Nearly one month on from the unveiling of the Emmeline Pankhurst statue in Manchester city centre, I have been reflecting on the significance of the statue and the value it will hold for future generations.
On the day of the unveiling, it was great to see so many people of all ages marching through the streets wearing the suffragette colours of green, white and purple. Among the crowds were around 1,000 schoolchildren, who arrived at St Peter’s Square chanting ‘deeds not words!’ – the motto of the suffragette movement in Britain.
After the unveiling ceremony was over and many of the crowd were making their way home, groups of schoolchildren and young people could still be seen gathering around and taking photos of the statue. As the first statue of a woman in Manchester for 117 years, Emmeline now has the opportunity to inspire future generations and stands proudly as a symbol of Manchester’s suffragette movement.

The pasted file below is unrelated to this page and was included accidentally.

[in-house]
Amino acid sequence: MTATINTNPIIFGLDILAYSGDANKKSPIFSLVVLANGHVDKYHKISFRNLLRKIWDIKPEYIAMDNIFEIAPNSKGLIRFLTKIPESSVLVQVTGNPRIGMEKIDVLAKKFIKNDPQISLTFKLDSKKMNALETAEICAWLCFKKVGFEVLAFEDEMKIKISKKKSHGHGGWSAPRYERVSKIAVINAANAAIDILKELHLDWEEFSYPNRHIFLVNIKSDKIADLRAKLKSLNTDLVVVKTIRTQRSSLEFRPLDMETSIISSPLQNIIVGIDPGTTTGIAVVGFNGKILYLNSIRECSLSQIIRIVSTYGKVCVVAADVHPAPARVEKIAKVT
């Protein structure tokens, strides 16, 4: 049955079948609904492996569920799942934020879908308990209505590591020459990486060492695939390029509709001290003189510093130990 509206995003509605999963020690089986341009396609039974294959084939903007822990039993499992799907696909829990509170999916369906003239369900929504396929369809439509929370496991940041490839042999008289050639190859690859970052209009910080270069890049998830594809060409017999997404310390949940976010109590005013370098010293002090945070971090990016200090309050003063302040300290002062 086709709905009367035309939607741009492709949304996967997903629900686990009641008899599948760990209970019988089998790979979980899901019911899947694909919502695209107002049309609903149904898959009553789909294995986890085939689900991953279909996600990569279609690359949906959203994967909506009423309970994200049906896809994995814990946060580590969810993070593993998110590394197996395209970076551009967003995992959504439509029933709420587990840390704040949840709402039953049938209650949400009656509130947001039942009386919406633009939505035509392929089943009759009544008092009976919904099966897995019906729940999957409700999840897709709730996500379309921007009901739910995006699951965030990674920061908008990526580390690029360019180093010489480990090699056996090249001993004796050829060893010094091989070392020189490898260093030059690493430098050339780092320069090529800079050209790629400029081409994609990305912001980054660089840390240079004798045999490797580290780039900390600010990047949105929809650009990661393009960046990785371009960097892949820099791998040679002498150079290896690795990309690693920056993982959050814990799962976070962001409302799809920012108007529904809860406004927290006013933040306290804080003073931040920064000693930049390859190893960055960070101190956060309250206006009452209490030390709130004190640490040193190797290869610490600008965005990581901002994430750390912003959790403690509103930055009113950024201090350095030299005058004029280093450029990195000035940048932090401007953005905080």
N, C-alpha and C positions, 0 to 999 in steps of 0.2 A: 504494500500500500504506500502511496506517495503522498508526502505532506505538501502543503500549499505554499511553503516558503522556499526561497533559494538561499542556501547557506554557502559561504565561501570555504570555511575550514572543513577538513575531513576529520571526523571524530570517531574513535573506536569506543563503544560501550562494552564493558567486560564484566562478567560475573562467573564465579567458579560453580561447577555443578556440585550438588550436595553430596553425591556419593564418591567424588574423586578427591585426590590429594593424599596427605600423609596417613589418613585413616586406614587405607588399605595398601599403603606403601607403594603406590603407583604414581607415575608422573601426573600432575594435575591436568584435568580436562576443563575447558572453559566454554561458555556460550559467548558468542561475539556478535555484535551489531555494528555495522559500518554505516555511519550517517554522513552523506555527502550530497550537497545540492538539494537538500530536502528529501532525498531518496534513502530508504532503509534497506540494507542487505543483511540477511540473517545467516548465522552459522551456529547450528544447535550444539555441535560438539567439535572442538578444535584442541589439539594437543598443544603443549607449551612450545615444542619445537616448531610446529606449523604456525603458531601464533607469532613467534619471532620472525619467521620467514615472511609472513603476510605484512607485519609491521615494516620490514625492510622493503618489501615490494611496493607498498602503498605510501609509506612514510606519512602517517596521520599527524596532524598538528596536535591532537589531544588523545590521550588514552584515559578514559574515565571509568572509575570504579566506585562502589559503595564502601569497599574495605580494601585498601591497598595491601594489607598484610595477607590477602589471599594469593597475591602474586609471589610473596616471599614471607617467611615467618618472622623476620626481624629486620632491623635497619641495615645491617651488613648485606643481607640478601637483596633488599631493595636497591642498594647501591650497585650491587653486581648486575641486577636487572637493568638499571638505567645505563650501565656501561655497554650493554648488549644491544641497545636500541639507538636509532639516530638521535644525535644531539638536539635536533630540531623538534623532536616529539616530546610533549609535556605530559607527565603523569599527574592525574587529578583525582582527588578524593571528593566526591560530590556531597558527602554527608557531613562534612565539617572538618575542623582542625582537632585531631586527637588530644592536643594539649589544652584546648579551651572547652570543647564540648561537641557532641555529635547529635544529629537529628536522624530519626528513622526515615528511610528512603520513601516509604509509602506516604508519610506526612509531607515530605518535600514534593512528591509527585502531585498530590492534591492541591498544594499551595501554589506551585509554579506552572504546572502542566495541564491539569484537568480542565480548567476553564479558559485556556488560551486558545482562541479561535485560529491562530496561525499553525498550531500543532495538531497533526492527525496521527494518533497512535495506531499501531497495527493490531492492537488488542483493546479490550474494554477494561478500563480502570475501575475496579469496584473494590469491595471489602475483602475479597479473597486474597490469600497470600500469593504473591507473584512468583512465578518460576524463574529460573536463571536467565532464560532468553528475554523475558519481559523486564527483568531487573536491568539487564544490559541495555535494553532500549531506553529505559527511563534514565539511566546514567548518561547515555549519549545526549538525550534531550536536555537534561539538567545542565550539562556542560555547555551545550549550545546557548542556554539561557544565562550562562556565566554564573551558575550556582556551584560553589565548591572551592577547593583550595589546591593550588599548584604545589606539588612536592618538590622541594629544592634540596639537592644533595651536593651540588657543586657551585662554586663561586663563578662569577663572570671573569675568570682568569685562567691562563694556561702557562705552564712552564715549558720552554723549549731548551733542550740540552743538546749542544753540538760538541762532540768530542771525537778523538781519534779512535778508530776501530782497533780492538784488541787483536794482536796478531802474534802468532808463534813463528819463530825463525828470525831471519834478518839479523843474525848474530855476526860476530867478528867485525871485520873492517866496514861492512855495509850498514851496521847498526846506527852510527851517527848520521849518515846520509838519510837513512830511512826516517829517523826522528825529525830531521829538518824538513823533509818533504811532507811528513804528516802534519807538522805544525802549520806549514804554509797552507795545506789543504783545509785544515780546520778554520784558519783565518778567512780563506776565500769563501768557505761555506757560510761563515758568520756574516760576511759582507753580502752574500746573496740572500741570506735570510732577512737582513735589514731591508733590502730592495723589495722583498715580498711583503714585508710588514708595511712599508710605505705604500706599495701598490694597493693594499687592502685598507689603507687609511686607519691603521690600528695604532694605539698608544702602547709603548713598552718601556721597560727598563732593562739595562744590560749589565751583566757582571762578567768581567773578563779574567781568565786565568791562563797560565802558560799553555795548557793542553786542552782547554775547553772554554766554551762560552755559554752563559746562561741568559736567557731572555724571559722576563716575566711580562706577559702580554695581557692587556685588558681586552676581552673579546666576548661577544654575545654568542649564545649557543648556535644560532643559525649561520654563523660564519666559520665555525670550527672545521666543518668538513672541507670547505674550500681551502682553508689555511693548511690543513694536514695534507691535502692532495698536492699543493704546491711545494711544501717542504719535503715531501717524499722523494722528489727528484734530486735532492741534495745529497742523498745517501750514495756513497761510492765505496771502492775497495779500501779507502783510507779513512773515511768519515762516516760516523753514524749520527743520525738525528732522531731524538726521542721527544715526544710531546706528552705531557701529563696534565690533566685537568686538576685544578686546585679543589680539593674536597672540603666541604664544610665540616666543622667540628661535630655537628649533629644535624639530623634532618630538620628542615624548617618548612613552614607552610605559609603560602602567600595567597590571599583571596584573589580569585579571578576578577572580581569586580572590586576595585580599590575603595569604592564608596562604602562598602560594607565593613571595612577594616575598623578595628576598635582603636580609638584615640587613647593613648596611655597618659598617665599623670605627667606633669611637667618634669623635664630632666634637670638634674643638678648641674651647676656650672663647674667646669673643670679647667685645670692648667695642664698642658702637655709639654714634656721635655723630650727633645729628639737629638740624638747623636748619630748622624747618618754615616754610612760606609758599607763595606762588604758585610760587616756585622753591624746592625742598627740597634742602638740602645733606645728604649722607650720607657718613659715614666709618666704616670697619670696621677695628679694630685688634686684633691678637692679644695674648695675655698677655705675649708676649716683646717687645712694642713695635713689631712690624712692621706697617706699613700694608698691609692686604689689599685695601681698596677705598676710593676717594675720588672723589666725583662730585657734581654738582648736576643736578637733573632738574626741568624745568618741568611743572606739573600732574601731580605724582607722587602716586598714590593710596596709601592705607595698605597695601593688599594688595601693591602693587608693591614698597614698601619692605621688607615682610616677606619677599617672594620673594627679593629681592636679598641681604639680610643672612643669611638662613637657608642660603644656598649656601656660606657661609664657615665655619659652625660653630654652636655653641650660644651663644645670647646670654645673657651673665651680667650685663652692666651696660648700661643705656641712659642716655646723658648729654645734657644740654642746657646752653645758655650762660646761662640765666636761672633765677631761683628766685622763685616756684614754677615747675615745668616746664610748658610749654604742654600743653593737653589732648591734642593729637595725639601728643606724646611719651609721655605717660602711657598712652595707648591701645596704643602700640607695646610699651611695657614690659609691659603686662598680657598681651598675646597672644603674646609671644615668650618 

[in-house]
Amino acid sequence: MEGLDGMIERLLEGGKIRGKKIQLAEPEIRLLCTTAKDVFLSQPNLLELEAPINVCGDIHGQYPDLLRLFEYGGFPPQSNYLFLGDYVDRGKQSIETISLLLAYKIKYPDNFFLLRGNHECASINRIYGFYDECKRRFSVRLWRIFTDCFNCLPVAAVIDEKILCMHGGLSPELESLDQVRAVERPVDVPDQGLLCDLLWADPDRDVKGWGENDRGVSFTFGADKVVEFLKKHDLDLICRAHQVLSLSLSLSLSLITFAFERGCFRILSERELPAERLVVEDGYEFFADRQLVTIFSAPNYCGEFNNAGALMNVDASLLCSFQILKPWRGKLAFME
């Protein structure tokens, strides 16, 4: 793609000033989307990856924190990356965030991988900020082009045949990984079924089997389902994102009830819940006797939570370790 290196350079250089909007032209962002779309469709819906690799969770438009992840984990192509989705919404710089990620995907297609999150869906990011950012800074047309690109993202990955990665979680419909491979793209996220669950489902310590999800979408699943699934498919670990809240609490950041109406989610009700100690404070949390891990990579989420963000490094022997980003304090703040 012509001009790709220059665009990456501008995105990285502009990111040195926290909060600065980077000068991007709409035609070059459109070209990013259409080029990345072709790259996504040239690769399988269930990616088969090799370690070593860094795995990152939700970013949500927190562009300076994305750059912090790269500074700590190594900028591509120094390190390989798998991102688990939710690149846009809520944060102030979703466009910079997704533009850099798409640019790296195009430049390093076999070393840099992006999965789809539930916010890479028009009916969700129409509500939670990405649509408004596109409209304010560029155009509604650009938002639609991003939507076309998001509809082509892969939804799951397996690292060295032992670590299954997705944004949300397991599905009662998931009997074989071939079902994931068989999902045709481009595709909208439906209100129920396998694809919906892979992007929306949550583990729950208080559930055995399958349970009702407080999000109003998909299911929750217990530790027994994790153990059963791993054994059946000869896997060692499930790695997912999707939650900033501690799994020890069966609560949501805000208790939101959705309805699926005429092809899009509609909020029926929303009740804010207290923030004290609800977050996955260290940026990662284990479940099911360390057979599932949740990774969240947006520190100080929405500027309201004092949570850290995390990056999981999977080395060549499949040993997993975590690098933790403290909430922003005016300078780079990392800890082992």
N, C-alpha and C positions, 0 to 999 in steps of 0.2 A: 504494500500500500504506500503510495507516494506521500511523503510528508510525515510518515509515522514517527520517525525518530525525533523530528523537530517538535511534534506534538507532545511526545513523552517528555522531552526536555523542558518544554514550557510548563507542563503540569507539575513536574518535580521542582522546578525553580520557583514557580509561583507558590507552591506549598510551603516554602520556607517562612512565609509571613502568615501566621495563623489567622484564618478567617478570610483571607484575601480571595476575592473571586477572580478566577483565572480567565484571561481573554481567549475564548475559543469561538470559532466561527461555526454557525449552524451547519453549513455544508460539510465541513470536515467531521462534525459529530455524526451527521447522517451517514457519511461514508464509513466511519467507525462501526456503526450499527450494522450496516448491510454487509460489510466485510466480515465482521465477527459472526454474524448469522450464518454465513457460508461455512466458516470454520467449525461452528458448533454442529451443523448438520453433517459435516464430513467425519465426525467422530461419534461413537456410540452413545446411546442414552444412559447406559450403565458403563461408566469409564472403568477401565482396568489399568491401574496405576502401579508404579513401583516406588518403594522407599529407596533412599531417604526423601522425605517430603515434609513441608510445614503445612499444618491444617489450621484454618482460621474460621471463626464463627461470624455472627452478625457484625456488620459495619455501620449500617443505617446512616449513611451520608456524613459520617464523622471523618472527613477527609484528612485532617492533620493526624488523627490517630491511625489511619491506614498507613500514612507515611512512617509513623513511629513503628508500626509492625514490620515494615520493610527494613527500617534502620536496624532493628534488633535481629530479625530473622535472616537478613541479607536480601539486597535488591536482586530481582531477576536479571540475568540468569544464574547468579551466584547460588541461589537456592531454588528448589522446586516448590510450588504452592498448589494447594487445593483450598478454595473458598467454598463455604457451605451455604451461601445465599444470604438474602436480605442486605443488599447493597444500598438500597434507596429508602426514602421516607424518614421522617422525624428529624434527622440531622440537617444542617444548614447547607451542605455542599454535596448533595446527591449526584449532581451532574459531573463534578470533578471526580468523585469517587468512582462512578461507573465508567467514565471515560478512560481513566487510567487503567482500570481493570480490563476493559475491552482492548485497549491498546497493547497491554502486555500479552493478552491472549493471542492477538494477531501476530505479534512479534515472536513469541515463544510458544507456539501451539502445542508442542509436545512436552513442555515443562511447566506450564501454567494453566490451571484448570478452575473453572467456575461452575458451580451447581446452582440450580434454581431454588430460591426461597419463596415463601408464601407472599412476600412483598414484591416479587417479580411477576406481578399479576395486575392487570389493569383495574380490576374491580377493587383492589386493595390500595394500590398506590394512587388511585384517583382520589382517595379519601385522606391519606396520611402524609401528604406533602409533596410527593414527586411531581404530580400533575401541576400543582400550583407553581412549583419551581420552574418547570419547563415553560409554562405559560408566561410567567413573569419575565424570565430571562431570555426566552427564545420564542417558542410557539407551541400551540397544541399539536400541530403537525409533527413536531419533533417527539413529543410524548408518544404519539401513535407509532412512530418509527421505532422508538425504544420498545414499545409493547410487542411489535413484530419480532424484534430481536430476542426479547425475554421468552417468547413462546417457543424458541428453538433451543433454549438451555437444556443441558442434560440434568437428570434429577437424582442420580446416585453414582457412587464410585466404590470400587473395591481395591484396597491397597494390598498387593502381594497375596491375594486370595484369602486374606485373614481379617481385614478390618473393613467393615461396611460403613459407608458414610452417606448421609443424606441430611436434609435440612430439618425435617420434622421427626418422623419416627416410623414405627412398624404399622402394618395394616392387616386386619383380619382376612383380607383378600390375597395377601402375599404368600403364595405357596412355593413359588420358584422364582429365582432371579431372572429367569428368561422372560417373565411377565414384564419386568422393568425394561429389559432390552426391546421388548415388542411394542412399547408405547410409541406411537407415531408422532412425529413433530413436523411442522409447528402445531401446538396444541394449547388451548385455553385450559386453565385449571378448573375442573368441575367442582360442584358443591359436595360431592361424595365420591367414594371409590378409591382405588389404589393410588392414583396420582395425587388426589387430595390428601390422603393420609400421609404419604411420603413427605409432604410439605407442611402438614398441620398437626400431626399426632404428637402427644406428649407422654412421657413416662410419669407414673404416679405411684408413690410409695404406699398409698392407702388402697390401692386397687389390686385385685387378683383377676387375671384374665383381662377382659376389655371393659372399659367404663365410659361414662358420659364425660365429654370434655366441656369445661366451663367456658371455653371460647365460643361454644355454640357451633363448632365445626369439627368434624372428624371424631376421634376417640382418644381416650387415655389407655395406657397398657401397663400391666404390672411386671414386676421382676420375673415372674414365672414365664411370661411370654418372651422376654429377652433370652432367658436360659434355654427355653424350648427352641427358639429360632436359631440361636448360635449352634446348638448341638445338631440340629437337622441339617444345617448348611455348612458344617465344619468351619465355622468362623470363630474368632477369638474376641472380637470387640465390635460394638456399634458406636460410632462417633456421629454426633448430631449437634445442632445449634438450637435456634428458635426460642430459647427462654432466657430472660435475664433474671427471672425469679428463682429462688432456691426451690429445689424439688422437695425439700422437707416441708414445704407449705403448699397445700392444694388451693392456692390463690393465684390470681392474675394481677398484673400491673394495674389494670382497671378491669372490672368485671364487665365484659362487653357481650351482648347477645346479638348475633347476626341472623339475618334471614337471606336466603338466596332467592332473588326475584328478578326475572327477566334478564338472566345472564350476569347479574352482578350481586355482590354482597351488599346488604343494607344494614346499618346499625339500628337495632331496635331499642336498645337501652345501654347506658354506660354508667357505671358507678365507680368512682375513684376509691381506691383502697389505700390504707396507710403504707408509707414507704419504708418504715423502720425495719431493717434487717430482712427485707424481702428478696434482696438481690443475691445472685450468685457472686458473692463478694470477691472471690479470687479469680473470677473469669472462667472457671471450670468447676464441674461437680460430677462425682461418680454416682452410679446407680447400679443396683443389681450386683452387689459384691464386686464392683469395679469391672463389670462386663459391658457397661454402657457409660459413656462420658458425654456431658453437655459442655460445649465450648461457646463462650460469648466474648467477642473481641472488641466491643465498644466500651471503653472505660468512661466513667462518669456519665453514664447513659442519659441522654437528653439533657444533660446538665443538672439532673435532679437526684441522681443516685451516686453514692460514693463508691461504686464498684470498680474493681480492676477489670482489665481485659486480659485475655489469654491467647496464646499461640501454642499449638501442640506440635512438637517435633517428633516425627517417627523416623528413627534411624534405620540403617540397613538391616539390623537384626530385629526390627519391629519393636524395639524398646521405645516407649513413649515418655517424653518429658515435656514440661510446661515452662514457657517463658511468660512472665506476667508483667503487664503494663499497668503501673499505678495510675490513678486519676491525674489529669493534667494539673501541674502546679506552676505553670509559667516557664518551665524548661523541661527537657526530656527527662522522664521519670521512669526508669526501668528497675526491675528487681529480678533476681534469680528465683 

Underlying this message is the importance of remembering that, 100 years on from some women being given the right to vote, there is still a long way to go in the fight for gender equality.